ForeWord Reviews

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Saving the Kids

A Grandmother's Story

Clarion Review (4 Stars)

What happens when a family splinters apart? This is the main question posed in Rebecca Diamond’s emotionally moving memoir Saving the Kids: A Grandmother’s Story. Diamond writes about a two-year period where she saw her daughter fall victim to an abusive relationship and a drug addiction. To save her grandchildren, Diamond fought for their custody. Saving the Kids chronicles her battle to save the children from the people who were supposed to protect them the most: their parents.

The love Rebecca Diamond feels for her family is clear, and the universal quality of her messages will speak to many. The book is part memoir and part journal, and the colloquial sayings and metaphors Diamond uses make her story come alive: her son-in-law’s grip on her daughter is “like a barnacle on a hull.”

The structure of the text conveys how agonizing this time was for Diamond. The memoir spans from February of 2007 to February of 2009, and each chapter explains the events of a specific month. The sections are full of detail, from the lies that Diamond’s daughter tells to the upheaval of the children’s lives and the sudden arrival of the paternal grandparents.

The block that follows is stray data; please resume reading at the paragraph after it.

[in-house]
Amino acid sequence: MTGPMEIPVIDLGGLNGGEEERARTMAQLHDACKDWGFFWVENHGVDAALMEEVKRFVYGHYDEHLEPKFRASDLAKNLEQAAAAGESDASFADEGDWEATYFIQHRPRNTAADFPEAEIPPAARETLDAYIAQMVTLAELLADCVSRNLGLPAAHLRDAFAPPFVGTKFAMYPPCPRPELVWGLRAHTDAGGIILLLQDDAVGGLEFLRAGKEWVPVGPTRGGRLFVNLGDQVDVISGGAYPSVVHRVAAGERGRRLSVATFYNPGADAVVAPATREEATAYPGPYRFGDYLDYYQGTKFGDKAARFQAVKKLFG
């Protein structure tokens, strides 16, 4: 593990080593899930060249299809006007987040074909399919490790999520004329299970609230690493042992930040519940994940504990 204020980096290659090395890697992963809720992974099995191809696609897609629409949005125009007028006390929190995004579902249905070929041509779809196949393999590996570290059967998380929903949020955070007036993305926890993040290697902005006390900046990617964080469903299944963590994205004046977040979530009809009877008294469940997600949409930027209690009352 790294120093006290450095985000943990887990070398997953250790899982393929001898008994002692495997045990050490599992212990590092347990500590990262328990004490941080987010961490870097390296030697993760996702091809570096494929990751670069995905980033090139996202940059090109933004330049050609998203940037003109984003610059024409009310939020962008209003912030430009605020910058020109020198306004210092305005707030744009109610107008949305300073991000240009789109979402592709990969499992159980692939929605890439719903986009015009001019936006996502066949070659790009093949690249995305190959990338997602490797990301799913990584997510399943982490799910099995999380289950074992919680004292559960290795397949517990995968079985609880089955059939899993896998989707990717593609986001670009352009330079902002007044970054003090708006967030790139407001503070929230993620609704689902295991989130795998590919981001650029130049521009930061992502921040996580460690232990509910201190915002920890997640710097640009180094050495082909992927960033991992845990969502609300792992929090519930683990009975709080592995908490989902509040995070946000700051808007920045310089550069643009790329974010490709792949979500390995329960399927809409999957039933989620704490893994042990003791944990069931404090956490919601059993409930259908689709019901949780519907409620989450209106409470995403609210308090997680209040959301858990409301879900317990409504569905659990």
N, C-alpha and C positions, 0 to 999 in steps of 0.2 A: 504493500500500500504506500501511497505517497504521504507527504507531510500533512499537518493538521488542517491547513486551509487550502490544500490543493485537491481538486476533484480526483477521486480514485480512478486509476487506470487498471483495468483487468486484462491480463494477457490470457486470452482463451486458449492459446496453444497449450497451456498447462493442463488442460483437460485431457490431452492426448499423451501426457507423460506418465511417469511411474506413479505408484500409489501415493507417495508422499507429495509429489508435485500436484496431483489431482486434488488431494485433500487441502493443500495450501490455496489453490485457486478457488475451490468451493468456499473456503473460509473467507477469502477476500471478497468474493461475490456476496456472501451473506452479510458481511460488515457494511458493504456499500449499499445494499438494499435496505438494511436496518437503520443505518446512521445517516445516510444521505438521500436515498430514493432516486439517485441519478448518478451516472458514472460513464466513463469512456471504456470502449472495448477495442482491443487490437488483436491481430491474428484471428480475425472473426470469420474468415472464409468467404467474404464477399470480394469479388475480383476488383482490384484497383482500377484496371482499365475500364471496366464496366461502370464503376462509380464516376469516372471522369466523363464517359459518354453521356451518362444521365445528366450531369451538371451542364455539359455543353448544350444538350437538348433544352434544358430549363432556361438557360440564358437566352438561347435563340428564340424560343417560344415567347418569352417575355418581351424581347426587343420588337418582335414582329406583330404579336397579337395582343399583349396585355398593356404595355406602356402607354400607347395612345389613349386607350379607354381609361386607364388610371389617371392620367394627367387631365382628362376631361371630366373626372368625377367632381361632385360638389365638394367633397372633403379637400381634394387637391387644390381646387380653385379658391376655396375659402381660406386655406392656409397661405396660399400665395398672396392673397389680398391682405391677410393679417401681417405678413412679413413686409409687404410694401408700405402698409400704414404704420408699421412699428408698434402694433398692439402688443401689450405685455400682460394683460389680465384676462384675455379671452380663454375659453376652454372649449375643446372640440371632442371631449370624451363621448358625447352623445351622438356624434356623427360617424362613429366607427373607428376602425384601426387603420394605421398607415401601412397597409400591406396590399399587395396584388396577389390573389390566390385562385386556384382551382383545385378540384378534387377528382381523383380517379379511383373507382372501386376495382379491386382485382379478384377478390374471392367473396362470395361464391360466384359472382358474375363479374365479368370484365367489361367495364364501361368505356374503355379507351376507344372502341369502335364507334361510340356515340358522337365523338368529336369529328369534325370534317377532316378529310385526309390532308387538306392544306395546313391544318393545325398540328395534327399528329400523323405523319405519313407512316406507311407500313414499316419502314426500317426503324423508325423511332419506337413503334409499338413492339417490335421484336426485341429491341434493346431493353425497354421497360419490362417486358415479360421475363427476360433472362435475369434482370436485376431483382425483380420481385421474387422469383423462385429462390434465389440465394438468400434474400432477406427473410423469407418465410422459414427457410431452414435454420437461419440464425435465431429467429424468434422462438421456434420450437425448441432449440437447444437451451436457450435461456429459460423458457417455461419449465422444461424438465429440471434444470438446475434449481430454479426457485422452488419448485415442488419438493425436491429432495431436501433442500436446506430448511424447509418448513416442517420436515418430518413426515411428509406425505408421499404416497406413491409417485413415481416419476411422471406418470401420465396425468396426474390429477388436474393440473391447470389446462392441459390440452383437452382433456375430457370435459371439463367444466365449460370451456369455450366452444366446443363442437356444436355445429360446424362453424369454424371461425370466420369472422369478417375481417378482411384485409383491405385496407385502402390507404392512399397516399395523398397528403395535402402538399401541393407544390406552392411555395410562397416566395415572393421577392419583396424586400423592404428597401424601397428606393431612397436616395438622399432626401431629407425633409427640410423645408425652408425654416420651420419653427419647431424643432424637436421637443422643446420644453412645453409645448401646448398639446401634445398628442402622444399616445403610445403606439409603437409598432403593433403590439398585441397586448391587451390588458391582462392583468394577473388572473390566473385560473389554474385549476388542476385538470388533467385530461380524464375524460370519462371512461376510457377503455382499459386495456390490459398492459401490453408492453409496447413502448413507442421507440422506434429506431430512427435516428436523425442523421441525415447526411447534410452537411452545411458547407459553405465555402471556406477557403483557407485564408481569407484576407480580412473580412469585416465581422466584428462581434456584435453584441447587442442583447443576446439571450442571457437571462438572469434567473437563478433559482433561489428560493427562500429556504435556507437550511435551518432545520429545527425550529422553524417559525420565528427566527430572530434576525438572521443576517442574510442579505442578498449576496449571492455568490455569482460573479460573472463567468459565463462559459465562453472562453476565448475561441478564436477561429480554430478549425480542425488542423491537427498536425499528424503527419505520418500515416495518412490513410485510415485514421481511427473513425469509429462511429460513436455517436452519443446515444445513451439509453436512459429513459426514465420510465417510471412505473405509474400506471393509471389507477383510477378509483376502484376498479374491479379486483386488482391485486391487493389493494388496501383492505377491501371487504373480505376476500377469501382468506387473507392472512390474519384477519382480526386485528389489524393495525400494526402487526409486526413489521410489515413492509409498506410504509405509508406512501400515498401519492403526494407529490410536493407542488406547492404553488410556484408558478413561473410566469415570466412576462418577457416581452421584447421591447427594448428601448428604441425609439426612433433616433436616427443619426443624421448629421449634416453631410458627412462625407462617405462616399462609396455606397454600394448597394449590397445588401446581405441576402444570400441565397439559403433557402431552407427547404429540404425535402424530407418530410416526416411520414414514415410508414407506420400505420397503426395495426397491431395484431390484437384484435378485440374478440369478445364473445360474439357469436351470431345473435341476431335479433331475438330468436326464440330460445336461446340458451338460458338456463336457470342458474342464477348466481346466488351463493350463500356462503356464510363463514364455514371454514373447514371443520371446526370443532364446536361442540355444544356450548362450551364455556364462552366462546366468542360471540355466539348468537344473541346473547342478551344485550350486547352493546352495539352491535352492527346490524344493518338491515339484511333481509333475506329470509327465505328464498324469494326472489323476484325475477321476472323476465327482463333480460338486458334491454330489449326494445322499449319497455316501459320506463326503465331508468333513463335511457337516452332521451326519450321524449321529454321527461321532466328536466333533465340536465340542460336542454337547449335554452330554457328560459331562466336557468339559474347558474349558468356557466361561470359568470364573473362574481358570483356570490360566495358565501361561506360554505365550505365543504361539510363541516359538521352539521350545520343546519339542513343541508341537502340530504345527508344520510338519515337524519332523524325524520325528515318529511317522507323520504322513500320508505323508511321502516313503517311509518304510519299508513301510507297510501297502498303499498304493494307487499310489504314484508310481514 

Though the events of the story are underpinned by emotion, too much of the narrative is told in a block-like, summary style instead of through fully developed scenes or even short flashbacks. Unfortunately, those details can read almost like laundry lists. Dialogue would have gone a long way toward bringing this memoir to life. As it is, the only real voice is Diamond’s. And instead of closing the epilogue with an update on her son-in-law, Sean, a more meaningful ending would have touched on the true heart and soul of this story: the children.

Although the book covers everything from custody issues to drug abuse, it is not all doom and gloom. It offers its share of hope. The simple messages are that wounds heal with time, and that bad situations—the bonds between mother and daughter, the development of the children, and the emotional stability of the narrator—can be improved.

Diamond’s courage in saving her grandchildren from their parents’ downward spiral is inspiring. By the end of the memoir, the reader can feel each of Diamond’s victories and tragedies. In the midst of a storm, this grandmother’s love provides a beacon of light.

Lisa Bower